House of Cards represents the sum of media habit changes over the past decade. While reportedly the most watched show on Netflix, the company has stated it has “no motivation” to disclose ratings for its content because it is not funded by advertising. The show is also an indication that the third pillar of television, episodic content, may soon be falling as well. House of Cards doesn’t even have episodes; it has “chapters,” and they are paced unlike anything on traditional television. There are no awkward starts or stops built in to the narrative to accommodate commercial breaks, and there is no set length of time for each chapter to run. It is not impossible to imagine a future where “television shows” run for hours on end, leaving it up to the viewer to decide when to take a break. The video game industry has already established a precedence for this type of consumption; big-budget, narrative-focused games can provide as much as 20 to 30 hours of continuous gameplay and story content in a single title.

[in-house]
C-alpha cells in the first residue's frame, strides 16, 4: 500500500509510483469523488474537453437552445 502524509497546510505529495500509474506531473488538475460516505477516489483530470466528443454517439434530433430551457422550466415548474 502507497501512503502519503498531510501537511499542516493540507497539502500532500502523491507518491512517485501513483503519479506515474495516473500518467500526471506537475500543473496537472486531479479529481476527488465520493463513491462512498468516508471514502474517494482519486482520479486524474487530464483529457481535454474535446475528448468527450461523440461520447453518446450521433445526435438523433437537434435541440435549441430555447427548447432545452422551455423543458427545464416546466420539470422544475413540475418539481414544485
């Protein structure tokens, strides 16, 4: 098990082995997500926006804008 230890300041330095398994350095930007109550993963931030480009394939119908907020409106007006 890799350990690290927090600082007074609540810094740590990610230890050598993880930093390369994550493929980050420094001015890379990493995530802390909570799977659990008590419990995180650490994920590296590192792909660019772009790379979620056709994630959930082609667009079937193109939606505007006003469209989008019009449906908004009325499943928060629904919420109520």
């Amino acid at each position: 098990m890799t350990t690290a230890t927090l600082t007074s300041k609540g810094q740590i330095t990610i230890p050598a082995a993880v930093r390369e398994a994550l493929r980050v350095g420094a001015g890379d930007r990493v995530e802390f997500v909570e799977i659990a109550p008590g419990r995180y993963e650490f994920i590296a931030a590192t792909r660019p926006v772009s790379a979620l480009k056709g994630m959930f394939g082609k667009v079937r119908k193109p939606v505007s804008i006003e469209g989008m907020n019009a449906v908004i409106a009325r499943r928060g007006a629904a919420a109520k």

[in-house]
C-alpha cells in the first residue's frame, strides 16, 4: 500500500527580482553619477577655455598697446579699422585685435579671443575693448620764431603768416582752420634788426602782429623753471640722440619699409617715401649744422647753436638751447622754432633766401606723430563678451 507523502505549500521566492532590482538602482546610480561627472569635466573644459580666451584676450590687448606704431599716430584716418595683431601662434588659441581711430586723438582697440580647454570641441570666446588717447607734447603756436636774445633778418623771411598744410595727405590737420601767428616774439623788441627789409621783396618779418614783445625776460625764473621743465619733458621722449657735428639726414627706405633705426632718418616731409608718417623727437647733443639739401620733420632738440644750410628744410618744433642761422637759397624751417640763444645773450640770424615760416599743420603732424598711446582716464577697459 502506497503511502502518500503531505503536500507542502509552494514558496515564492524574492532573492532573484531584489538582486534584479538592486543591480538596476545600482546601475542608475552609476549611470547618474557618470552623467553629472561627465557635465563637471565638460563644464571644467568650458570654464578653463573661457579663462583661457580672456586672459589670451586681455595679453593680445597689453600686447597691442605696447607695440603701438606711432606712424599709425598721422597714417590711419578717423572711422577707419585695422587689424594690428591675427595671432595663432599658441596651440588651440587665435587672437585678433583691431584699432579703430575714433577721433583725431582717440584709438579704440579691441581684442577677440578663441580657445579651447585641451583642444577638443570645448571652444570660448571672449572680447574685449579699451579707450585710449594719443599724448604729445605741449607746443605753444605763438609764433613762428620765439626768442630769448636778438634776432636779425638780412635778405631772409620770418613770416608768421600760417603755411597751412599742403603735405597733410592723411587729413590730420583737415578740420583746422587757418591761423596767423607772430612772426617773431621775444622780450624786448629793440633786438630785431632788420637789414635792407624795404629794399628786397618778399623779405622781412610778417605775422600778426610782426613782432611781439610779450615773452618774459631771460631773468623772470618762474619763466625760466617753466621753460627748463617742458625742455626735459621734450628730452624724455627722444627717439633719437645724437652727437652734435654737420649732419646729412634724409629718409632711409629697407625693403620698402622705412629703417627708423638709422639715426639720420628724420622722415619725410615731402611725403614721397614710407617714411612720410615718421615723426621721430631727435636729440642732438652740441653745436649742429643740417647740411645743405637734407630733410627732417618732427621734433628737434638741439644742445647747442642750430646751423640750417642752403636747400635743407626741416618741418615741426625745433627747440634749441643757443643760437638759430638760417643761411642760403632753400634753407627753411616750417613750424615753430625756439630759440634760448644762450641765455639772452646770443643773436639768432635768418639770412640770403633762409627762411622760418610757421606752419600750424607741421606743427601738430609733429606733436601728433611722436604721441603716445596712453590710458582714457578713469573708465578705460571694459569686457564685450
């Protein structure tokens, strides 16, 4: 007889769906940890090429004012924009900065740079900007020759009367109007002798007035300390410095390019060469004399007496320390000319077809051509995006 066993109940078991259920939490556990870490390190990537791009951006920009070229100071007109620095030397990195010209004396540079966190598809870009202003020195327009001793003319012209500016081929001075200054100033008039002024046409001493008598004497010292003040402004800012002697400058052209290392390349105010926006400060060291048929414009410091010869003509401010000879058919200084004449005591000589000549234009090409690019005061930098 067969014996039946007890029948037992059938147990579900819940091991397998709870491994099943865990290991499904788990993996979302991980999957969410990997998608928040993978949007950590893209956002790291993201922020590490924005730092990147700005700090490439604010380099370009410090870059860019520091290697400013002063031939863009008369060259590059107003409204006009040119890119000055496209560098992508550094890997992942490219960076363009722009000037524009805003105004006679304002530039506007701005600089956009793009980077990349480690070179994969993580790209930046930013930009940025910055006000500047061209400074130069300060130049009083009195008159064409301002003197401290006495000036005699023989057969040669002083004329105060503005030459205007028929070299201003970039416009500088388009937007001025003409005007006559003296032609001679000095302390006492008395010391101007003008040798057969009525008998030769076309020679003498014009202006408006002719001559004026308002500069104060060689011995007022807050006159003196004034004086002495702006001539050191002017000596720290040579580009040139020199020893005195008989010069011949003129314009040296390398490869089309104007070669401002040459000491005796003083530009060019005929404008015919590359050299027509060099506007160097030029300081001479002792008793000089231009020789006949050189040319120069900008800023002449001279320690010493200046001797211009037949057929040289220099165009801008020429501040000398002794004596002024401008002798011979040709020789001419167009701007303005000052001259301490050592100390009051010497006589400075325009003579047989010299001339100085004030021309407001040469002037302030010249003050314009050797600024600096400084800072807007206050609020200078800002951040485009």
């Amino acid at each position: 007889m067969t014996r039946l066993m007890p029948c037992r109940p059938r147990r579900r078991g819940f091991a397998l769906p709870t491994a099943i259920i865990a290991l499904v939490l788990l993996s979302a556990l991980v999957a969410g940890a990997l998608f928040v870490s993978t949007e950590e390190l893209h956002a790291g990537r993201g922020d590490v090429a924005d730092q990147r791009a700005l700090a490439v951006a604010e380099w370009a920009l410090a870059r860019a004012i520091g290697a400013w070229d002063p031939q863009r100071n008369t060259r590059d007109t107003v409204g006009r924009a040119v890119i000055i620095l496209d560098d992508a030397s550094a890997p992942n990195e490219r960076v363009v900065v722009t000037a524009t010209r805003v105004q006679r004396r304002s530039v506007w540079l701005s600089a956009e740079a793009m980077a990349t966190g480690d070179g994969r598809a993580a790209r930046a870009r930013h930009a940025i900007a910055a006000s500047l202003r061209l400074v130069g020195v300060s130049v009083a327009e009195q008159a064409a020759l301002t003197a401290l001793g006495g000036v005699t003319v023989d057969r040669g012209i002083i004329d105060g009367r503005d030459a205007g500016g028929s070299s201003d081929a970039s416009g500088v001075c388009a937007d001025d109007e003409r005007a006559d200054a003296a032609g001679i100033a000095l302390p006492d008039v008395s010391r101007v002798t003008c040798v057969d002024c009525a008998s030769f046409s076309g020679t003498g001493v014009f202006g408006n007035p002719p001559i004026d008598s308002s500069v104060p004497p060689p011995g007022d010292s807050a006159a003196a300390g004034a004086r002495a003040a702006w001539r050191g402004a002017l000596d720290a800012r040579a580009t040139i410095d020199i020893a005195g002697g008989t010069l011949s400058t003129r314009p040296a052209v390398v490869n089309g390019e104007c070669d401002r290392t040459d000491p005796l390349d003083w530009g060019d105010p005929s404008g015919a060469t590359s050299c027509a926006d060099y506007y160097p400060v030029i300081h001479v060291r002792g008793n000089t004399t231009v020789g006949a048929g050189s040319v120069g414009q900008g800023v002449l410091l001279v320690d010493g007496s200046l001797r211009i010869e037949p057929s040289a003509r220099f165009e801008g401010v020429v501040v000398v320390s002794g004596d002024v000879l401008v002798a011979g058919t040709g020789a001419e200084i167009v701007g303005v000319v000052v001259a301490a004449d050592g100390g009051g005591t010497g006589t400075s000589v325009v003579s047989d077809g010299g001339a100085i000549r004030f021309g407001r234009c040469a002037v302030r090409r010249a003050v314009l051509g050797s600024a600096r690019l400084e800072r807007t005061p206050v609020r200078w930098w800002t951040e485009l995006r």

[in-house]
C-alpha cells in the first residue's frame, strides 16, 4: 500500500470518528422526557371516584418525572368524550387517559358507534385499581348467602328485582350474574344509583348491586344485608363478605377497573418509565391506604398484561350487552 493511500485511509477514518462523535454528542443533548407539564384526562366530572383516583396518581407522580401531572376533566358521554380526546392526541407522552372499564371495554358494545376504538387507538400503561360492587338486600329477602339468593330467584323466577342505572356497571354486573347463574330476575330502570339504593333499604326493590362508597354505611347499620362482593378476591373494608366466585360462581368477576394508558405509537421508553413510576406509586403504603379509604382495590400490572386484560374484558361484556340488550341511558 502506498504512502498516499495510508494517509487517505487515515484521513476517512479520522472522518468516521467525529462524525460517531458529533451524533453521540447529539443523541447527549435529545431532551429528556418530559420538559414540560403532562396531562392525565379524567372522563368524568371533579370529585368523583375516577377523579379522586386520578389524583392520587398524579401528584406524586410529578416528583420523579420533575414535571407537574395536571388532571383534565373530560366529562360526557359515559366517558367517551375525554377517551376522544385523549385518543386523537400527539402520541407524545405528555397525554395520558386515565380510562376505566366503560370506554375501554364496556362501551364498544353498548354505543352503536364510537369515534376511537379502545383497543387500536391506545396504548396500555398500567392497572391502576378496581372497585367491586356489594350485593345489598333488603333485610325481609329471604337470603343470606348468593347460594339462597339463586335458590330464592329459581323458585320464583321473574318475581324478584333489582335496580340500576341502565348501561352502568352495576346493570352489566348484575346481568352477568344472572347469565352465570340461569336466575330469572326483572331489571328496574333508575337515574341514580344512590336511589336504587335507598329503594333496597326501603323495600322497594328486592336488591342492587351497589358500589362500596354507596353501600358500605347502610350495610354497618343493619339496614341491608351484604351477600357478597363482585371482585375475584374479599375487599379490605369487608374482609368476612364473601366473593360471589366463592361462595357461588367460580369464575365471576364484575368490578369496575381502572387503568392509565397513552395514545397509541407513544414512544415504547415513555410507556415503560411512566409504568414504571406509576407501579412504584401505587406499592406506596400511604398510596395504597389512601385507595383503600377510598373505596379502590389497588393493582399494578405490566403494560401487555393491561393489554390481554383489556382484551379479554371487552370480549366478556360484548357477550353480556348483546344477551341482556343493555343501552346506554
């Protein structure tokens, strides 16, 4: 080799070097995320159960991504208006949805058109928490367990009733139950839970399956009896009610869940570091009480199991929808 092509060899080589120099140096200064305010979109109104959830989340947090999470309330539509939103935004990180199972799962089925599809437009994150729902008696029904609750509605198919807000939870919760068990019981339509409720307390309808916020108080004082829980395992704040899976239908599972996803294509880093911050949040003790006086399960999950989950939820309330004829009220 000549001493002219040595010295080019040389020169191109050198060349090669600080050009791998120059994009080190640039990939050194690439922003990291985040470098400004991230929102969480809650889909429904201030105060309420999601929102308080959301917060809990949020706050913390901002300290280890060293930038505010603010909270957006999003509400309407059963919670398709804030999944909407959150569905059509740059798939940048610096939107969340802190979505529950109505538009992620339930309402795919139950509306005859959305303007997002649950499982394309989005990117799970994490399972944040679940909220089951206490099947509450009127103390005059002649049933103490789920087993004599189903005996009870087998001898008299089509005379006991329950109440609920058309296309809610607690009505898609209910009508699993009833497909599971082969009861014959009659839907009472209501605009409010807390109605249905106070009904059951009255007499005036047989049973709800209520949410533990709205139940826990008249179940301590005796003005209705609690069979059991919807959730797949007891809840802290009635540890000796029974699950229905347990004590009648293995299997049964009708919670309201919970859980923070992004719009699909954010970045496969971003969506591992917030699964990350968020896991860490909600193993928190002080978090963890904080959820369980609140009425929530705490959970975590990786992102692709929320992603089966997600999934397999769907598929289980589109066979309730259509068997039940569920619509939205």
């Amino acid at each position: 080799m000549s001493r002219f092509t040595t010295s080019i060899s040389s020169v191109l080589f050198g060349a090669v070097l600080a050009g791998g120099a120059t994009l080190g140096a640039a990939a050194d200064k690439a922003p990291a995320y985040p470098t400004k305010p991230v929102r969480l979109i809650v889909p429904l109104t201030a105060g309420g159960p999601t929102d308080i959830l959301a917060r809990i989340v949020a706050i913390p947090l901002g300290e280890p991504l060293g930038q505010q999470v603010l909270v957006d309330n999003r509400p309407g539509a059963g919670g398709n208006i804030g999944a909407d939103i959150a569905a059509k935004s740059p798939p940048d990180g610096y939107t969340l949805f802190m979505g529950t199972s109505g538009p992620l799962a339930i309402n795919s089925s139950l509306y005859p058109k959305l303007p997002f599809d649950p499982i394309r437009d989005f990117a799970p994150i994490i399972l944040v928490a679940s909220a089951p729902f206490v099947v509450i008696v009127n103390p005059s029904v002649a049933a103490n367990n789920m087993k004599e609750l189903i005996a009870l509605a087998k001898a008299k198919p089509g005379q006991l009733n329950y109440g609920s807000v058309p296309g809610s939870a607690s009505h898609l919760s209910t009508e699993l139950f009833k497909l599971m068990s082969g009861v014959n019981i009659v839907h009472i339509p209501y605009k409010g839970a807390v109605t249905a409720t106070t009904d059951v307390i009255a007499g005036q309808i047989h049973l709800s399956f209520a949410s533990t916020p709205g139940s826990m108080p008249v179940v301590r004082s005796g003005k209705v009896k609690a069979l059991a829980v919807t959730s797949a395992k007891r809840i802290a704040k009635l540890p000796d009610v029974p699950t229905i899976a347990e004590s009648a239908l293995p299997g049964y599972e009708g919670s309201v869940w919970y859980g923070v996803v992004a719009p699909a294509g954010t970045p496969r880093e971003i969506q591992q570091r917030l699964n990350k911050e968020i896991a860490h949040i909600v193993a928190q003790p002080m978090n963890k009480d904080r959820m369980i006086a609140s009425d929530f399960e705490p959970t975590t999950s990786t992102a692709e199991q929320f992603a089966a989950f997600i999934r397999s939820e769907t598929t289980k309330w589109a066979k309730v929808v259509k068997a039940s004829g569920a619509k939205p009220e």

The disruptions in the television market are rippling throughout the industry. Though DVR penetration is still below 50%, and cable subscriptions have held relatively steady, a growing market is emerging for viewers divorced completely from the traditional prime time model. Nielsen’s new “nonlinear” measures will boost ratings, allowing networks to raise more advertising revenue, but that will be just a finger in a dam with many leaks. The disruptions will continue and accelerate, and the content providers that cling to the old business models will be left behind as consumption habits continue to change.

Netflix’s $100 million investment to produce House of Cards and its non-traditional release garnered a lot of headline-grabbing press, but the company does not view the project as a bet-the-farm gamble. It was but a small ante for a larger game: the quest to own the next generation of television viewing habits.